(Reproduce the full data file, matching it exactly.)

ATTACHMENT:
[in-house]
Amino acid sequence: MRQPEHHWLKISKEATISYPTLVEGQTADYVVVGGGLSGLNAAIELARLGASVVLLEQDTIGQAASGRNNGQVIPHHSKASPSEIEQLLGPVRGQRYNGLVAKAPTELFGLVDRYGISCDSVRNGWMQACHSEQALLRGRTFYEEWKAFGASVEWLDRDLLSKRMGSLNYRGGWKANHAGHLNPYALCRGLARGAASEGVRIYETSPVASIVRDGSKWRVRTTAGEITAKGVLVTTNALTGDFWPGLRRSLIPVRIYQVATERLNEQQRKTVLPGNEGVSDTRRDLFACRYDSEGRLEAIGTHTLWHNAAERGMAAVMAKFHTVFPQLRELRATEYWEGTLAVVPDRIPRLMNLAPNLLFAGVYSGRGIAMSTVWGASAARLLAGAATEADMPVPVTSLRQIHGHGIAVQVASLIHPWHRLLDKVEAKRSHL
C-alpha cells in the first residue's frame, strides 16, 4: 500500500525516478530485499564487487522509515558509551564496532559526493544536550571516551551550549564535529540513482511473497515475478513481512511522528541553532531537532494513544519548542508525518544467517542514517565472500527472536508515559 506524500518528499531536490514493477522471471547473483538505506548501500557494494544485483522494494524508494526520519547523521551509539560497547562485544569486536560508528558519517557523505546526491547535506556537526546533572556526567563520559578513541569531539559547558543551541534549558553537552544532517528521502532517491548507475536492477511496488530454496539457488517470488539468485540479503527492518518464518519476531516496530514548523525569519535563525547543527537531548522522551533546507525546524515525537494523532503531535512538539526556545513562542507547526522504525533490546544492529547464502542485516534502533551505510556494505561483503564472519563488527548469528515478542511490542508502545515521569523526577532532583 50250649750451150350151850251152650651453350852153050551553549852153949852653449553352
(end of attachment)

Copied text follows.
[in-house]
Amino acid sequence: MRQPEHHWLKISKEATISYPTLVEGQTADYVVVGGGLSGLNAAIELARLGASVVLLEQDTIGQAASGRNNGQVIPHHSKASPSEIEQLLGPVRGQRYNGLVAKAPTELFGLVDRYGISCDSVRNGWMQACHSEQALLRGRTFYEEWKAFGASVEWLDRDLLSKRMGSLNYRGGWKANHAGHLNPYALCRGLARGAASEGVRIYETSPVASIVRDGSKWRVRTTAGEITAKGVLVTTNALTGDFWPGLRRSLIPVRIYQVATERLNEQQRKTVLPGNEGVSDTRRDLFACRYDSEGRLEAIGTHTLWHNAAERGMAAVMAKFHTVFPQLRELRATEYWEGTLAVVPDRIPRLMNLAPNLLFAGVYSGRGIAMSTVWGASAARLLAGAATEADMPVPVTSLRQIHGHGIAVQVASLIHPWHRLLDKVEAKRSHL
C-alpha cells in the first residue's frame, strides 16, 4: 500500500525516478530485499564487487522509515558509551564496532559526493544536550571516551551550549564535529540513482511473497515475478513481512511522528541553532531537532494513544519548542508525518544467517542514517565472500527472536508515559 506524500518528499531536490514493477522471471547473483538505506548501500557494494544485483522494494524508494526520519547523521551509539560497547562485544569486536560508528558519517557523505546526491547535506556537526546533572556526567563520559578513541569531539559547558543551541534549558553537552544532517528521502532517491548507475536492477511496488530454496539457488517470488539468485540479503527492518518464518519476531516496530514548523525569519535563525547543527537531548522522551533546507525546524515525537494523532503531535512538539526556545513562542507547526522504525533490546544492529547464502542485516534502533551505510556494505561483503564472519563488527548469528515478542511490542508502545515521569523526577532532583 50250649750451150350151850251152650651453350852153050551553549852153949852653449553352